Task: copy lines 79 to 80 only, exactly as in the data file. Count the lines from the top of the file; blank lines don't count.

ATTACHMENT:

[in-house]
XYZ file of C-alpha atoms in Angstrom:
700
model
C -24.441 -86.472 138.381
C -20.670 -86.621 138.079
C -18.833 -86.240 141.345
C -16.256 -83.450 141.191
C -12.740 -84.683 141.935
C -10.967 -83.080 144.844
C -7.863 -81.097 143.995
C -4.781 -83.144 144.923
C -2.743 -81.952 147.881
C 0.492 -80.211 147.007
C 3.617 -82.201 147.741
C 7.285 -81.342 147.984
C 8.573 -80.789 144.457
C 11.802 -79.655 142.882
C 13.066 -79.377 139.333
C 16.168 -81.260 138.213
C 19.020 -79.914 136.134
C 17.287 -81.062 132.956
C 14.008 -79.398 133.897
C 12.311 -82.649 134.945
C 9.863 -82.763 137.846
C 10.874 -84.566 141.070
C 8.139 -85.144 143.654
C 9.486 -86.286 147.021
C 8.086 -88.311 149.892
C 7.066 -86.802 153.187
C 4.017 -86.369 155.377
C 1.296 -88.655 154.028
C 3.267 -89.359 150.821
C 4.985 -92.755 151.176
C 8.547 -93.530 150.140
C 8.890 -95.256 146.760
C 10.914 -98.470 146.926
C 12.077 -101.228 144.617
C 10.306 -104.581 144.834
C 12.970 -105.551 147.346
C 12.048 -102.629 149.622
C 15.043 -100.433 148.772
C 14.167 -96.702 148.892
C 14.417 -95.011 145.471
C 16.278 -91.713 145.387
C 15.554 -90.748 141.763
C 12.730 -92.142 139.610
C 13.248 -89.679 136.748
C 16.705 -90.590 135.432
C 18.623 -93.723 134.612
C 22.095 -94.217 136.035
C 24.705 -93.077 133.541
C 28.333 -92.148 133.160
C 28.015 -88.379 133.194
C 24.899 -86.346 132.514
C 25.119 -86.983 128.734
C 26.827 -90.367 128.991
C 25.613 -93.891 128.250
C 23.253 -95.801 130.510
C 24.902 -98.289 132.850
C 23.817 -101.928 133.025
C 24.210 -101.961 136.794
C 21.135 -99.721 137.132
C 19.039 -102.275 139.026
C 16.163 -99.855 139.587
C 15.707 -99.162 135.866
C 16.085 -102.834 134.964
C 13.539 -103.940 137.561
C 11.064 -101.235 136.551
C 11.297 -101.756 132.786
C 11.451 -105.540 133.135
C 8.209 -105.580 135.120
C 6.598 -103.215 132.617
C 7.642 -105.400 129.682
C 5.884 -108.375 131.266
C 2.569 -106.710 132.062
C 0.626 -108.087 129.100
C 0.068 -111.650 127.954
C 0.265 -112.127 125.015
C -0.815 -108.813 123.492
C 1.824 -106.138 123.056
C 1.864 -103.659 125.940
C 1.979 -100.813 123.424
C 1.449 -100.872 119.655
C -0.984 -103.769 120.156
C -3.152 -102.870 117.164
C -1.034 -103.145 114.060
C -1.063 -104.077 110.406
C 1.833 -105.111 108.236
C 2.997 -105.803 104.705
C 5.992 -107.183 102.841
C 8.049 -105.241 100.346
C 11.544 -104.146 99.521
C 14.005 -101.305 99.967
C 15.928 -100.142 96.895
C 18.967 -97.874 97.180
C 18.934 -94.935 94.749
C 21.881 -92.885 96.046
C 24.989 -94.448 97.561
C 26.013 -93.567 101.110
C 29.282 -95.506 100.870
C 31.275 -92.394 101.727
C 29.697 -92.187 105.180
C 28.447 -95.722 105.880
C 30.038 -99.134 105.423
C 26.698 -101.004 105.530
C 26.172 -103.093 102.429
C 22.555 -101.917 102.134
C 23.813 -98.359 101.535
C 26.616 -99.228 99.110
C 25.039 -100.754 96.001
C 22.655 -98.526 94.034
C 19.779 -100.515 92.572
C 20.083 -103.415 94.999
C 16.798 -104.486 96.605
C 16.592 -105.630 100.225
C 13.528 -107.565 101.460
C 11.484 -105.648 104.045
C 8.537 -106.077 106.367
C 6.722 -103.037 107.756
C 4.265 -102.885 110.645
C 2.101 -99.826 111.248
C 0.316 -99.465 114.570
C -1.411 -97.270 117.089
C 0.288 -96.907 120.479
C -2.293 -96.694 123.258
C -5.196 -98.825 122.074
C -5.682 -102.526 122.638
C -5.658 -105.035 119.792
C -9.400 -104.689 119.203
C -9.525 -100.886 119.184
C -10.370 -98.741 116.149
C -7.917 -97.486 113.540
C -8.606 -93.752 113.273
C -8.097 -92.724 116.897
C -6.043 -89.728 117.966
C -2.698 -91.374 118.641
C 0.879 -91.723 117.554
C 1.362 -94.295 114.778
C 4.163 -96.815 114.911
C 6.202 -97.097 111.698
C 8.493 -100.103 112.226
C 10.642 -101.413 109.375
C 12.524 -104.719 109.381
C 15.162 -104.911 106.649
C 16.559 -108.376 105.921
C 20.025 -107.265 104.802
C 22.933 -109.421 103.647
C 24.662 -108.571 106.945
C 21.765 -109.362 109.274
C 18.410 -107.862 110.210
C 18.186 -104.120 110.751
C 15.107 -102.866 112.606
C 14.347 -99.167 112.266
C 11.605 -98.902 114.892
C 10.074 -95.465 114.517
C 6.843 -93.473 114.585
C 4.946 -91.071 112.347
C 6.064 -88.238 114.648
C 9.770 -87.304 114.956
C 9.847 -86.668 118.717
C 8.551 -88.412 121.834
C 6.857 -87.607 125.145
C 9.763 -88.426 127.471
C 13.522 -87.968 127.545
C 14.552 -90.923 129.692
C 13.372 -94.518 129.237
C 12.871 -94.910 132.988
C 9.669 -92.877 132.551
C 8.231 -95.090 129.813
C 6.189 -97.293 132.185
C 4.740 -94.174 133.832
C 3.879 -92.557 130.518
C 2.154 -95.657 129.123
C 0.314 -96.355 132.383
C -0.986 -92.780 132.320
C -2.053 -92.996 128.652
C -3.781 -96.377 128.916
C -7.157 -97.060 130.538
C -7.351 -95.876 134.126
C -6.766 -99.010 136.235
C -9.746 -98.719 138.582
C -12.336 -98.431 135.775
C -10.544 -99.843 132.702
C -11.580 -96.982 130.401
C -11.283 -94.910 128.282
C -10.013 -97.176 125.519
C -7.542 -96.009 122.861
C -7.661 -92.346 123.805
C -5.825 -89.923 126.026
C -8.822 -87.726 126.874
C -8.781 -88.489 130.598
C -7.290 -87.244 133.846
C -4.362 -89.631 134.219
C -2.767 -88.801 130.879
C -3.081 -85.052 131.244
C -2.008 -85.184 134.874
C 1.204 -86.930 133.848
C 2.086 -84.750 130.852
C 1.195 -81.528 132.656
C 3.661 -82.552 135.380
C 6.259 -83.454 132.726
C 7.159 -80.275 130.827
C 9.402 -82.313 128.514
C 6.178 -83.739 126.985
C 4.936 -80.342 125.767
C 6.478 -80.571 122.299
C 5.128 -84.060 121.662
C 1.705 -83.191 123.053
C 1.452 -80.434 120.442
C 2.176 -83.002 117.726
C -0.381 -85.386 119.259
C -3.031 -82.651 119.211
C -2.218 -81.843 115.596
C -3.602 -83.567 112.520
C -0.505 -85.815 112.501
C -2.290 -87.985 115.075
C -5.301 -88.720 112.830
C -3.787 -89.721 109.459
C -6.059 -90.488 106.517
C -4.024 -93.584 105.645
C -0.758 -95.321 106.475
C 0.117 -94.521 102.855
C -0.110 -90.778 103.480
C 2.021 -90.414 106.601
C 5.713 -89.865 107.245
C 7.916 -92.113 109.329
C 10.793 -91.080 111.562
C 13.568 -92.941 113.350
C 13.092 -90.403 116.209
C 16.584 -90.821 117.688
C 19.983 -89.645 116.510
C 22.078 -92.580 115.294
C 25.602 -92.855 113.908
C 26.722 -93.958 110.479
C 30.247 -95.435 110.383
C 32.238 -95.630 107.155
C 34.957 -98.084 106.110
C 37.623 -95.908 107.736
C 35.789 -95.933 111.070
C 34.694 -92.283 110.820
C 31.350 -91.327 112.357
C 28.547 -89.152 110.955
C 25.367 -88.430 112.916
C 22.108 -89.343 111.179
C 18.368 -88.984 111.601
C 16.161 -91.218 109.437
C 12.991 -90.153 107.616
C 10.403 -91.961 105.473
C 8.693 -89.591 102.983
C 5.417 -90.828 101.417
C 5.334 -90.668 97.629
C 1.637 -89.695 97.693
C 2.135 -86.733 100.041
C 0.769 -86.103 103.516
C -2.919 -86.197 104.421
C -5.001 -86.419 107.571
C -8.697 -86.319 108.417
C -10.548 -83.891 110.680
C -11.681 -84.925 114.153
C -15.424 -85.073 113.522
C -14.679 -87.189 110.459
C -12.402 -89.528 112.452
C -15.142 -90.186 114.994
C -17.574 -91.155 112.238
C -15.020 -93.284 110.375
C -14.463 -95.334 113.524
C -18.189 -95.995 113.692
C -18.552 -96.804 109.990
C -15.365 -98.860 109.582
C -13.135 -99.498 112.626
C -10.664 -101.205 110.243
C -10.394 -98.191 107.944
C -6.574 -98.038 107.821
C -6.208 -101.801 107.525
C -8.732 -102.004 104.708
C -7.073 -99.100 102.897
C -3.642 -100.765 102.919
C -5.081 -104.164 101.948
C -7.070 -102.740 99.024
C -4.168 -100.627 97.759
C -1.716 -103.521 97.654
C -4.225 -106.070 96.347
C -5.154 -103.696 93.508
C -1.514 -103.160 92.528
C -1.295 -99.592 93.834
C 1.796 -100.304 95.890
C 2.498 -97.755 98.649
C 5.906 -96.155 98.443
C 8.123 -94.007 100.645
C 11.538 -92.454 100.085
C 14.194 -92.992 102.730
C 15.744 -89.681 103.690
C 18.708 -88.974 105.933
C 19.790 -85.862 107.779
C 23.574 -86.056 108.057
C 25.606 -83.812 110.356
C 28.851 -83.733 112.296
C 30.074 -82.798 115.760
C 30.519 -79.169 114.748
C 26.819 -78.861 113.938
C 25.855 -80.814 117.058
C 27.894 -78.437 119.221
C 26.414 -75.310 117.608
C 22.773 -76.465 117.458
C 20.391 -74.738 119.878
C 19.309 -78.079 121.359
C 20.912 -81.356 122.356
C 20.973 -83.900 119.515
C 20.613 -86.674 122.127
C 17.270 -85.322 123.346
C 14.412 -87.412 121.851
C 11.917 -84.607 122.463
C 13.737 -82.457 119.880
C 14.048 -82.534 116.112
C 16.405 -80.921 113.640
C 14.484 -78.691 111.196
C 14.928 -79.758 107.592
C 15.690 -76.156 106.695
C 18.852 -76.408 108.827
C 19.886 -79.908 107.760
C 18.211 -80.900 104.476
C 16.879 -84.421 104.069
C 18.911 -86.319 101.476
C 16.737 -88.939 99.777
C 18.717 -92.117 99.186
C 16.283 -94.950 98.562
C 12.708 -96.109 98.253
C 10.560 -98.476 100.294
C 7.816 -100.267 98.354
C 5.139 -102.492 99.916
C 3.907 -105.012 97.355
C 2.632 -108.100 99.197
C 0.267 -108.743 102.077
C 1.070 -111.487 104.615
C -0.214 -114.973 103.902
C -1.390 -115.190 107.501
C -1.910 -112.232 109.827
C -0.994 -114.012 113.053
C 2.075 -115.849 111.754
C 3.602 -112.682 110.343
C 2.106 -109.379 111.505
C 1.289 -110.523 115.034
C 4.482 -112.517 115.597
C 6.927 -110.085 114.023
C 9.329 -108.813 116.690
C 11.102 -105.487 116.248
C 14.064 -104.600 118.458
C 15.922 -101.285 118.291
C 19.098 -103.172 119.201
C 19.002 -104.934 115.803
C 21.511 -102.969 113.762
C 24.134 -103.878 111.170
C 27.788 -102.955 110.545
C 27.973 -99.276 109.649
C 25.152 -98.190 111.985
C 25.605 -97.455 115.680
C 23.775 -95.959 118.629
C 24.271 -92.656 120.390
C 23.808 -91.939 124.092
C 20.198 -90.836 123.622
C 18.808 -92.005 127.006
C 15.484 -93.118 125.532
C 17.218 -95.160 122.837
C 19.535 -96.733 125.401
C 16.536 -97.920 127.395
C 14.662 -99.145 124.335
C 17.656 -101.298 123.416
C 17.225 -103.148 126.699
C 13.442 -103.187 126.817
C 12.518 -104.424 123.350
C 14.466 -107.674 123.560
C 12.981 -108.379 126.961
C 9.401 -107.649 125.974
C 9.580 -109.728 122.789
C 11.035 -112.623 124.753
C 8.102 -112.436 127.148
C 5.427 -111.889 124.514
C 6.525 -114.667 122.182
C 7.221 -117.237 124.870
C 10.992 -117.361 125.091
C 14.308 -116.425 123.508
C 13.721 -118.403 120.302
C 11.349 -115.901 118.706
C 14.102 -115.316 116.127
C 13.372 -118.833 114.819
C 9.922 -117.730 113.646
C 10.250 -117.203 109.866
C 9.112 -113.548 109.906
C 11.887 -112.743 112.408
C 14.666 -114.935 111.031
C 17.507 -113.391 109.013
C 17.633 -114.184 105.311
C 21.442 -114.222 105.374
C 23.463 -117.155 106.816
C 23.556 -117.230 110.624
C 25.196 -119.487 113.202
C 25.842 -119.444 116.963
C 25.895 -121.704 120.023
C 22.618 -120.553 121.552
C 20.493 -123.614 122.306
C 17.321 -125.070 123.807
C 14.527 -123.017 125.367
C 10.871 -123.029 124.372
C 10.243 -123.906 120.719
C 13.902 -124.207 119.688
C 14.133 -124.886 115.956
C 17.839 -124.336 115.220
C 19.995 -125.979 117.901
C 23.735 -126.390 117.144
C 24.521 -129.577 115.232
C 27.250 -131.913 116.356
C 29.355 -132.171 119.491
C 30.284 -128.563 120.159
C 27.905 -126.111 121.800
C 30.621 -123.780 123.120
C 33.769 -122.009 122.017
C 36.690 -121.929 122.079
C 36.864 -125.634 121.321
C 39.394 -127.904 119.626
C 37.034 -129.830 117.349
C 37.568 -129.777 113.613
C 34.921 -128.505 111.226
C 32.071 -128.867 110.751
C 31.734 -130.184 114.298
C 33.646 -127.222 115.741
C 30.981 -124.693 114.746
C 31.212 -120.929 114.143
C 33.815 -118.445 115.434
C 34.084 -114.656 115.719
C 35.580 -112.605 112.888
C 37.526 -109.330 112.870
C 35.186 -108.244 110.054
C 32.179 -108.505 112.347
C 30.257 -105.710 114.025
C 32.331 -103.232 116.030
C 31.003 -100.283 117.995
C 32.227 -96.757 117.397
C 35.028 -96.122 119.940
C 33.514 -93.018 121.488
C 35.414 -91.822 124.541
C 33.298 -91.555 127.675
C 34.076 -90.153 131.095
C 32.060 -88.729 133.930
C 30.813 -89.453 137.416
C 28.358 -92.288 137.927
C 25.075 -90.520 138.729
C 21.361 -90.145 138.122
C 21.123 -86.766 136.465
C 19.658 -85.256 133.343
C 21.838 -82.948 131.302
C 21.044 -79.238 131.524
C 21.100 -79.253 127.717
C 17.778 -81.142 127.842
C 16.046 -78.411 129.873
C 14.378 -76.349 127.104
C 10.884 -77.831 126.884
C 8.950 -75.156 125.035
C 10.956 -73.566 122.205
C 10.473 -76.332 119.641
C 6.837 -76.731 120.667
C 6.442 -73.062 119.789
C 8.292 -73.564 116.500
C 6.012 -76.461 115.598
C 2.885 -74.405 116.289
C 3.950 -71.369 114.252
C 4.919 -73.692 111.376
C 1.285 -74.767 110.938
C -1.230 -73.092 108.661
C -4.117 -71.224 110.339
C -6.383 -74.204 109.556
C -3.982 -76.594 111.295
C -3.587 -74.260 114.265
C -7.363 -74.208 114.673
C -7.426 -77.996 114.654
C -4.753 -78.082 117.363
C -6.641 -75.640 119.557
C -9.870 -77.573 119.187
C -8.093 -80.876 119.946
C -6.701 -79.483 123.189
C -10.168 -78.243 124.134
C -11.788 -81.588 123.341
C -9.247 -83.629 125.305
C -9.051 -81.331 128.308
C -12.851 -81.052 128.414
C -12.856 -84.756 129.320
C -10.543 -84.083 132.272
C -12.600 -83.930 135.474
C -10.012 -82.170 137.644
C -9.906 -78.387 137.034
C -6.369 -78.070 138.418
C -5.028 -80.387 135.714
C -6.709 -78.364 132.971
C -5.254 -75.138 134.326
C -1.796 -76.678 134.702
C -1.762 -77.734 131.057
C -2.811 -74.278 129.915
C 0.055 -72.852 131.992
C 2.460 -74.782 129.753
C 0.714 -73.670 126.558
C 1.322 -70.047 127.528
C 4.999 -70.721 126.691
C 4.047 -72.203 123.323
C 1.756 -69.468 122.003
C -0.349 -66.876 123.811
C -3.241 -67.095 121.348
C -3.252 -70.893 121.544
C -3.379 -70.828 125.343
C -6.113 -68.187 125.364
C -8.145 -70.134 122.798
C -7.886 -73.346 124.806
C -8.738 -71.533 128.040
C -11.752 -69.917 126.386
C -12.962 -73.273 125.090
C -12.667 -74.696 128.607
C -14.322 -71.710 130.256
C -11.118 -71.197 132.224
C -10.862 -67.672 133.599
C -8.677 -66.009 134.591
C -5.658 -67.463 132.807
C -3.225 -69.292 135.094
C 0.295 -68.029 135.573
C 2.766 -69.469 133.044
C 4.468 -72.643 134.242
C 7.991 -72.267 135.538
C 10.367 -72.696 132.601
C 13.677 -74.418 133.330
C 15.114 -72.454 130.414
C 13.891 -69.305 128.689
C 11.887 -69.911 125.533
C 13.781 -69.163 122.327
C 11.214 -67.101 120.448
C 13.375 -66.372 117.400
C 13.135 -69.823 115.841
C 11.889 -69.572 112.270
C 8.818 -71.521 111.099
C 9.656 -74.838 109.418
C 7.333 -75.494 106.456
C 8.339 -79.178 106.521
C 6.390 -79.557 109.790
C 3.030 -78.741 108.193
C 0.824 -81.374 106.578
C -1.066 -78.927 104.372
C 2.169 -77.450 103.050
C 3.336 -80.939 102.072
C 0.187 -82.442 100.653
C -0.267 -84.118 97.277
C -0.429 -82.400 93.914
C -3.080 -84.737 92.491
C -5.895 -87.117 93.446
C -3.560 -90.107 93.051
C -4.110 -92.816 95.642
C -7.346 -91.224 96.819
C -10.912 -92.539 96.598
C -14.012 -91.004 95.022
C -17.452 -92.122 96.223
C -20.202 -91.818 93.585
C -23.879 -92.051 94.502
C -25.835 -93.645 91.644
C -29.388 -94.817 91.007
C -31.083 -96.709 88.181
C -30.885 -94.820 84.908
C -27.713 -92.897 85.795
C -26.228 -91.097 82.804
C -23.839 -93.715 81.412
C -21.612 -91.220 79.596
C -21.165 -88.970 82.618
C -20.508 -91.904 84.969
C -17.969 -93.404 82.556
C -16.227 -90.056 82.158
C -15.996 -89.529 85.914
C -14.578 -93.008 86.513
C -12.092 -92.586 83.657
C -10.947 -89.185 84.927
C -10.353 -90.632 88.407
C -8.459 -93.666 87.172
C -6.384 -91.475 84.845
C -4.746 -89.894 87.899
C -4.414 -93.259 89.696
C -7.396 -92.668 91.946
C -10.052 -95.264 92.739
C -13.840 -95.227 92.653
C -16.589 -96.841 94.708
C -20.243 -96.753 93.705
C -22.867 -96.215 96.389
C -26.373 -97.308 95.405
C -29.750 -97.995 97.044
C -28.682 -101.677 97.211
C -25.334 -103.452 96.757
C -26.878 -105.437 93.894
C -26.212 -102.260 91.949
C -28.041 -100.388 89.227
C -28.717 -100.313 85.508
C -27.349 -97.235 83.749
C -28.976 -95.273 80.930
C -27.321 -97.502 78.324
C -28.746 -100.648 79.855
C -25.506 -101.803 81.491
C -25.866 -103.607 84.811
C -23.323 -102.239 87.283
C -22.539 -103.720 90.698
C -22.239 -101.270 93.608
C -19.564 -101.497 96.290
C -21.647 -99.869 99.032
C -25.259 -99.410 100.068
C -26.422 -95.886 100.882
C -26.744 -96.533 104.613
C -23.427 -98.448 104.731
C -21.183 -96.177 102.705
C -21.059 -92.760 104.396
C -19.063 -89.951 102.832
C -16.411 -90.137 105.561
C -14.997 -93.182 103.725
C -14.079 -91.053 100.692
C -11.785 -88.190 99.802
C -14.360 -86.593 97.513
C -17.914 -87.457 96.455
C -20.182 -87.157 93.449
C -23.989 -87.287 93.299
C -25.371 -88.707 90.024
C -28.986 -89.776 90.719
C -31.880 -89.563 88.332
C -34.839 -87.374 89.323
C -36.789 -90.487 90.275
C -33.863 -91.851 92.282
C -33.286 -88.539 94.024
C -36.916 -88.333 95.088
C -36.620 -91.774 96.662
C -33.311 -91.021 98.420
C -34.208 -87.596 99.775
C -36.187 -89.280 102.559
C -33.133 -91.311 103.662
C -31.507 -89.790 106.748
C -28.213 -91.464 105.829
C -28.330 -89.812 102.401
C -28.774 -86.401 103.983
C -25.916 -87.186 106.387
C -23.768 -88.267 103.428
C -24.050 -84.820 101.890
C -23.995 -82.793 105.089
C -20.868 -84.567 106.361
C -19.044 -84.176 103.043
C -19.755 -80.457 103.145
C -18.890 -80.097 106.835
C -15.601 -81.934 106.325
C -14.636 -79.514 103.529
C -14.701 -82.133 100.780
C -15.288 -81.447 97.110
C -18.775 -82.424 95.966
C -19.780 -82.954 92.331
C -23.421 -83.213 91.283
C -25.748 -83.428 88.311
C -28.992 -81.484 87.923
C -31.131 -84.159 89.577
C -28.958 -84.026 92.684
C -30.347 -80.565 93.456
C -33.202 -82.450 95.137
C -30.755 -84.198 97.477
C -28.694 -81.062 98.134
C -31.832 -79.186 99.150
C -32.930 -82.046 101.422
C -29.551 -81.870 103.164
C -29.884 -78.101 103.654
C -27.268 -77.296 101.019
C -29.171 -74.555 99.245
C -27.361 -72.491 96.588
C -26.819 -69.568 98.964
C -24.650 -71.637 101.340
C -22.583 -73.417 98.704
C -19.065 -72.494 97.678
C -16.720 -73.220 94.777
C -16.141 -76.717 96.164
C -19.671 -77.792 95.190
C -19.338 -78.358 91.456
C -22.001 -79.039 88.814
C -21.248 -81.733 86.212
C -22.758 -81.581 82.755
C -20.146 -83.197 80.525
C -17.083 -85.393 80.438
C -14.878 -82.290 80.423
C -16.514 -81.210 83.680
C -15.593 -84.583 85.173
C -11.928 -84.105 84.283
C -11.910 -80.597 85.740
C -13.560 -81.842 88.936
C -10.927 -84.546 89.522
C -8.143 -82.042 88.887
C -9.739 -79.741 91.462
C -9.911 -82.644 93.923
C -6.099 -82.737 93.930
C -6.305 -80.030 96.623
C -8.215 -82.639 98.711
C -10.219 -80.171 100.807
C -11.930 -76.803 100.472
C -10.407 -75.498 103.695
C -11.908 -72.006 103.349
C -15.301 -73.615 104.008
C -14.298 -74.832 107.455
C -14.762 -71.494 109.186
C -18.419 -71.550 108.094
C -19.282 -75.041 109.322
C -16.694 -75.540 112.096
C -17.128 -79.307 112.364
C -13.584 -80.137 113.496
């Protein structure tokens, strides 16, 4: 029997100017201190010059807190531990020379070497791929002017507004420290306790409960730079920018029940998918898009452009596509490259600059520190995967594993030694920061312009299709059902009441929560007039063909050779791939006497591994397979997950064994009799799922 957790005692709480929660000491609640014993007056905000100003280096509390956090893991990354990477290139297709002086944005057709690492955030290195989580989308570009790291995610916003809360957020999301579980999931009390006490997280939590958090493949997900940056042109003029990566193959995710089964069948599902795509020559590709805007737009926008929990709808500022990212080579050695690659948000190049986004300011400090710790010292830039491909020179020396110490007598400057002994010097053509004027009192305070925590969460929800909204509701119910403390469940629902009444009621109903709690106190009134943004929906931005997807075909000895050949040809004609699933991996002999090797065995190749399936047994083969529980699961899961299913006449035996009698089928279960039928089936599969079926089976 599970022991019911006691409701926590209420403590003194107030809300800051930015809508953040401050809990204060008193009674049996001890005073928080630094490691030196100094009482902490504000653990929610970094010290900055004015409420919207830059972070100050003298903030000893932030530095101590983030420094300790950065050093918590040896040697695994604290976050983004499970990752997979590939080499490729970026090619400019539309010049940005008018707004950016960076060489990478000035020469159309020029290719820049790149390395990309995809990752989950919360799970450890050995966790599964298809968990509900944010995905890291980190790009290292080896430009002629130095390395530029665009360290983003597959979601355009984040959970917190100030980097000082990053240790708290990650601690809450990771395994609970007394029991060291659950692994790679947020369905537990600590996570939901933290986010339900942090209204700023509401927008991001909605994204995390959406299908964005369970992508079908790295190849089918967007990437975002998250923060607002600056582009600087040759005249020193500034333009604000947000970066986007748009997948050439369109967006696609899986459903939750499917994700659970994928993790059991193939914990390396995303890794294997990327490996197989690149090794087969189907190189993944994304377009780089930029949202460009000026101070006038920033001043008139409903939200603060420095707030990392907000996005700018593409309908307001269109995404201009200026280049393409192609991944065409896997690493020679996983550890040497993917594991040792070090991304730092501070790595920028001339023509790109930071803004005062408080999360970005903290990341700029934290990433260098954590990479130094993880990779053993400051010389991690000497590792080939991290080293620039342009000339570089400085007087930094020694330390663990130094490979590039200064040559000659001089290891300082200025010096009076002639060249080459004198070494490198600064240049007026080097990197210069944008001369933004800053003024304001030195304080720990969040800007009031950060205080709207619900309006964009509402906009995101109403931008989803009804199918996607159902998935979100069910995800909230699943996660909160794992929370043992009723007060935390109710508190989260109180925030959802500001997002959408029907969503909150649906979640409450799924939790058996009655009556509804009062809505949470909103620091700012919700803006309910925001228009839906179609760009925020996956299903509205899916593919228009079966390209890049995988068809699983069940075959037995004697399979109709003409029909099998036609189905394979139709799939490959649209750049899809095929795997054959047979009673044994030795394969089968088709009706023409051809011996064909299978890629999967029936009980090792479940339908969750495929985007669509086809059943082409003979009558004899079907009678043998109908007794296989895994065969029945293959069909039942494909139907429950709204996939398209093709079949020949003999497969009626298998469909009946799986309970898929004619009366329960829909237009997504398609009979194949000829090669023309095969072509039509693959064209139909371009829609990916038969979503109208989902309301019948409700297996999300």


C 0.265 -112.127 125.015
C -0.815 -108.813 123.492